Aboriginal youth soar at Eagle Spirit High Performance Camp

The Eagle Spirit is a much-needed outlet for Aboriginal youth in Canada, nurturing their successes, excellence and leadership capacities
Under the instruction of Medical student Milena Garofolo (left) Brielle Gedeon learns how to draw blood as Josée Sunday and Michaela Montour look on. / Photo: Nicolas Morin

By Jessica Barudin

There is something profound about being with a group of Aboriginal people, regardless of the nation – the sense of pride, mutual respect and warmth of commonality that resonates, at all ages. At the 6th Annual Eagle Spirit High Performance Camp, held at McGill May 20-21, I observed incredible athleticism, creativity and character over this weekend full of laughs. The Eagle Spirit is a much-needed outlet for Aboriginal youth in Canada, nurturing their successes, excellence and leadership capacities.

The overall goal is to provide a unique and welcoming opportunity for Native youth to become acquainted with life on campus as a McGill student athlete, exposing them to a myriad of physical, social, spiritual and cultural opportunities. Another goal is to connect youth with other nations, who in most cases were joining us from isolated communities. For instance, one camper traveled two whole days to get to the camp.

Although the primary career focus has been on health science, the variety of backgrounds from our camp leaders is key to opening the doors of possibility for many of the youth. We were extremely fortunate to have a variety of admirable camp counsellors, most of them of Aboriginal descent, who were dedicated to making this weekend a memorable experience for the kids.

Regardless of skill and knowledge level, the kids were encouraged to ask questions, participate in activities and workshops and interact with counsellors coaches, and special guests. A variety of hands-on educational activities were offered, such as wilderness medicine, an anatomy lab with cadavers and medical students, a session at the medical simulation centre, a spoken word workshop to promote literacy and creative expression, goal-setting with guided meditation and a ‘finding your passion’ workshop.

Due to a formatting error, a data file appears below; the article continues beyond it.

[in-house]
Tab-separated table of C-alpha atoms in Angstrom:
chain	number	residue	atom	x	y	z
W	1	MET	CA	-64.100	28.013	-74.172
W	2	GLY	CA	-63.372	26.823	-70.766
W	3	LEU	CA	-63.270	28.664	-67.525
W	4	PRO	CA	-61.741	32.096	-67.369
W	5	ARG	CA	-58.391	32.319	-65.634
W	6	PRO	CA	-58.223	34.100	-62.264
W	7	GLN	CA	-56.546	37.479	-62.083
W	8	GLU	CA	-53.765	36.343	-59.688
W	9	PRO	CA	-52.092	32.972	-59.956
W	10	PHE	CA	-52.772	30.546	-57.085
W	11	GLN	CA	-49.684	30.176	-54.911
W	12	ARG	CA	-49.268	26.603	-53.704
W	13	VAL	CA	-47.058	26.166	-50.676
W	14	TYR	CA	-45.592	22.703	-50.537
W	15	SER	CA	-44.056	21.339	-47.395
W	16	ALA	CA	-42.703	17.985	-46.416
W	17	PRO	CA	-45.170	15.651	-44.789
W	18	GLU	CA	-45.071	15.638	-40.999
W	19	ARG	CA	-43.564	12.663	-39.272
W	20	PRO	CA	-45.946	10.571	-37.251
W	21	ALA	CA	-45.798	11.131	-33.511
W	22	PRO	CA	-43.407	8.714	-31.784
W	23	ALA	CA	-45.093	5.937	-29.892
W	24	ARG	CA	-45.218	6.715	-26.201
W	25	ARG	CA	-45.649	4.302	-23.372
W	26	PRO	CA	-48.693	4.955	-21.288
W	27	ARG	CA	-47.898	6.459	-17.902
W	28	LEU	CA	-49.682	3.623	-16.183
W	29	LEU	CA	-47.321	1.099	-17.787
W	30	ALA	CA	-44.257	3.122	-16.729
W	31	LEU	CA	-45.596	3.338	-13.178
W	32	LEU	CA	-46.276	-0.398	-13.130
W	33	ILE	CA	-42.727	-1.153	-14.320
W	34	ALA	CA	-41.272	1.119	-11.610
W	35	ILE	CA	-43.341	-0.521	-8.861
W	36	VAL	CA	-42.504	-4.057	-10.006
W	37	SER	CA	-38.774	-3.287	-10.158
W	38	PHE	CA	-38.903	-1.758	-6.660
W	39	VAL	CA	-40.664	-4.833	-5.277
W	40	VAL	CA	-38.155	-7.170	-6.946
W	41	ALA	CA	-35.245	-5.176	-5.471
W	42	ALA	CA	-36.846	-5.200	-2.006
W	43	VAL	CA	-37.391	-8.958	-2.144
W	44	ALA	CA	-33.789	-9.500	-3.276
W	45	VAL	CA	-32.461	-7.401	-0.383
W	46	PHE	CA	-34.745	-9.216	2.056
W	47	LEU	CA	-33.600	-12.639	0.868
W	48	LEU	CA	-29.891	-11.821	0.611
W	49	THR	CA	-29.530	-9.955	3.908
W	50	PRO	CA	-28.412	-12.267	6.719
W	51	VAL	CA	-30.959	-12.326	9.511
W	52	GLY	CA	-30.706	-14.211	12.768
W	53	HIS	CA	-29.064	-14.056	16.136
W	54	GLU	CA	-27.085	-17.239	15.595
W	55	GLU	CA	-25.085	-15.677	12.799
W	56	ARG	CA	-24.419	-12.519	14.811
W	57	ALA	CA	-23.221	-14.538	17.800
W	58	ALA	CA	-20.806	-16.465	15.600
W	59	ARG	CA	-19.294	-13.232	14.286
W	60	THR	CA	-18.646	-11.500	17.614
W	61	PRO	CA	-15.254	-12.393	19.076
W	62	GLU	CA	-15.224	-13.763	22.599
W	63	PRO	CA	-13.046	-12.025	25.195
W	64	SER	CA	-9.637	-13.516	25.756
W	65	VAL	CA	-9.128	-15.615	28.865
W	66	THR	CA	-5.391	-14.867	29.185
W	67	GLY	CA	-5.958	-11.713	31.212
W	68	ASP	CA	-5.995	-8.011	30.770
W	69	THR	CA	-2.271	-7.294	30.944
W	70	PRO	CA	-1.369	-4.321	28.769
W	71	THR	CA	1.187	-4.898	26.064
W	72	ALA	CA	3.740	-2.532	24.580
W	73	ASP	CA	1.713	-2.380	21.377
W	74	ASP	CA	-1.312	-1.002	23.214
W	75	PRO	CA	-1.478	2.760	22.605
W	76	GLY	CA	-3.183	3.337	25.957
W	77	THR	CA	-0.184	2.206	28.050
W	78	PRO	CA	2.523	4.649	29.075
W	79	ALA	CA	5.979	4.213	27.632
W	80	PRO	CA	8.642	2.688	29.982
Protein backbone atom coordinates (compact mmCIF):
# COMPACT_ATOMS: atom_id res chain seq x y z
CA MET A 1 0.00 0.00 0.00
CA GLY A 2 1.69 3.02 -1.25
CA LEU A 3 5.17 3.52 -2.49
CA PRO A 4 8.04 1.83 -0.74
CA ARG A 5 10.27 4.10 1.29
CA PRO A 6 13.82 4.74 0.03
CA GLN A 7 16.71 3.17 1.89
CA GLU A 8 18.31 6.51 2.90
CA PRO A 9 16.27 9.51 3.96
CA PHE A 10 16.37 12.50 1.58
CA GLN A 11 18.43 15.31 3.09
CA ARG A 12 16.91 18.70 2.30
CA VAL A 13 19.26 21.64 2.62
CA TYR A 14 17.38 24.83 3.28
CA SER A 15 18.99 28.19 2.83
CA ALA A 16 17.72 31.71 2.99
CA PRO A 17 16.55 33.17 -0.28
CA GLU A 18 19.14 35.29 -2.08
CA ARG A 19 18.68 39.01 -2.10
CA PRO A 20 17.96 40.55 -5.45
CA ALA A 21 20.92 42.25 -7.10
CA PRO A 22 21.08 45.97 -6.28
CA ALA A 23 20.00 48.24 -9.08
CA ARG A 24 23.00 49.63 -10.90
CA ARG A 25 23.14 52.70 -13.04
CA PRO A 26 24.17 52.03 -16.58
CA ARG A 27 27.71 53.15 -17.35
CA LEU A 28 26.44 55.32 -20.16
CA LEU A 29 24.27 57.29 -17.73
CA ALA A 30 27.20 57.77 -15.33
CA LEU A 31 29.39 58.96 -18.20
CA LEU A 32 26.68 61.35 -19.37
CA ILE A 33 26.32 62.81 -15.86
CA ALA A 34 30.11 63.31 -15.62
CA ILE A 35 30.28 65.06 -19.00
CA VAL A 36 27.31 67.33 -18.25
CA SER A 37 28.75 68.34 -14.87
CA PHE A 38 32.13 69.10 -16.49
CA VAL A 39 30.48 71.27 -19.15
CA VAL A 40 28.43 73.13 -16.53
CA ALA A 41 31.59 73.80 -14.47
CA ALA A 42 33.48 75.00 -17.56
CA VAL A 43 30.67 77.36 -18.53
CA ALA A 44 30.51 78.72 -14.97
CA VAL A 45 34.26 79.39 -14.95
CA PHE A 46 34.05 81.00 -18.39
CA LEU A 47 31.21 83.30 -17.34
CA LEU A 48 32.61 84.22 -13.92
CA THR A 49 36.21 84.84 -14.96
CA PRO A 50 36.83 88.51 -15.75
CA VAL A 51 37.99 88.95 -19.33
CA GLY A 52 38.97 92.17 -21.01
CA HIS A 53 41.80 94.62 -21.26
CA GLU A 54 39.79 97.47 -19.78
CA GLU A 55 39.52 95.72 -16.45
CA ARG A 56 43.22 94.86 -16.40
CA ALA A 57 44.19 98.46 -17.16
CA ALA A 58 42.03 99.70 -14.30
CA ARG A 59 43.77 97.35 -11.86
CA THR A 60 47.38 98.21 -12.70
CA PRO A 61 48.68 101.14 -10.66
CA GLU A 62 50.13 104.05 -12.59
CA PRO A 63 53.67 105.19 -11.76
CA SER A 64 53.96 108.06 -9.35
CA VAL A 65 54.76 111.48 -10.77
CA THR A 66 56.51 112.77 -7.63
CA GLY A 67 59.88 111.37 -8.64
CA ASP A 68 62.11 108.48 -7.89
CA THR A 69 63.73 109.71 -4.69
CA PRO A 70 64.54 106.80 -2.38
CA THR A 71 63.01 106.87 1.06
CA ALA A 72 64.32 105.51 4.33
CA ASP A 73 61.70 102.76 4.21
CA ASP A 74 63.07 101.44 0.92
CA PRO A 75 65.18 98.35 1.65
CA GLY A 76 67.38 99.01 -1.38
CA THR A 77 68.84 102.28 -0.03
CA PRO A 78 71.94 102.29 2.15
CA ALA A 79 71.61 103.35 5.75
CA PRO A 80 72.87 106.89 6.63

The anatomy lab was a very interesting experience for many of the youth. We spent the morning moving from station to station able to observe and feel cadavers with the guidance and

Eagle Spirit Campers, counselors and Faculty of Medicine student and staff volunteers at the Arnold and Blema Steinberg Medical Simulation Centre. / Photo: Nicolas Morin

knowledge of medical students. One boy said to me, “Awesome! I’m going to go home and tell my mom I got to hold a real human heart.” I was impressed with their questions and their pre-existing knowledge entering the lab.

With sport and physical activity being a primary focus of the Eagle Spirit camp, participation was critical among our five teams, which were appointed by the camp facilitators: the Yellow Hornets, the Green Frogs, the White Snowy Owls, the Blue Wolves and the Red Bulls. It was action-packed, exposing the youth to many novel activities such as yoga and inner tube water polo. The key values of teamwork and sportsmanship complemented their competitive spirits, especially during the rigorous two-day physical testing. At one point during the testing, we had to terminate the “timed wall sit” because it had come down to four campers, stressed and pressed against the wall with legs trembling and sweat pouring from their faces for an astonishing 10 minutes and 30 seconds! The gymnasium was shaking with the cheers from their fellow campers with an astonishing level of energy.

Other athletic highlights, like the run to Mount Royal and the basketball and lacrosse games enabled several all-star campers to show off their skills

Being Native, the social dimension came naturally for most and was further enhanced by the opening ceremony with words from our elder, Sonny, talking circles amongst phenomenal meals provided by Kwe Kwe Gourmet (catered by a local woman from Kahnawake), and the final gala dinner and awards ceremony.

Many of the campers had participated in previous years and a select few were even invited to take on a leadership role as a junior counsellor. At the final gala, selecting the MVPs, honourable mentions and most congenial campers was a very difficult process for us camp facilitators and counsellors. The recipients demonstrated sportsmanship, respect for others, a strong work ethic, kindness and a positive attitude. There was a noticeably profound impact on the self-confidence of the deserved winners; their peers had voted and the smiles were abundant.

Medical student Émilie Baillargeon checks the blood pressure of Alyse Van Every (Aboriginal Student advisor, First Peoples’ House) with the help of Arts student and Senior Camp counsellor Brennan Gordon. / Photo: Nicholas Morin

Future directions of the camps will focus on integrating more cultural sharing amongst the campers and highlighting careers outside of medicine and health science. Enhancing the recruitment to youth living in the west and integrating a family dimension is on the horizon to further enrich the camp experience and captivate individuals to pursue studies and athletics outside of their communities.

These young people made me proud to be Native – they were truly an impressive group with an overwhelming amount of potential. I am honoured to be a part of the Eagle Spirit camp and I look forward to seeing the growth over the years to come.

Jessica Barudin from Kwakwaka’wakw, Namgis First Nation, is a McGill Physical Therapy graduate student. She served as a counsellor at the 6th Annual Eagle Spirit High Performance Camp organized by McGill’s First Peoples’ House.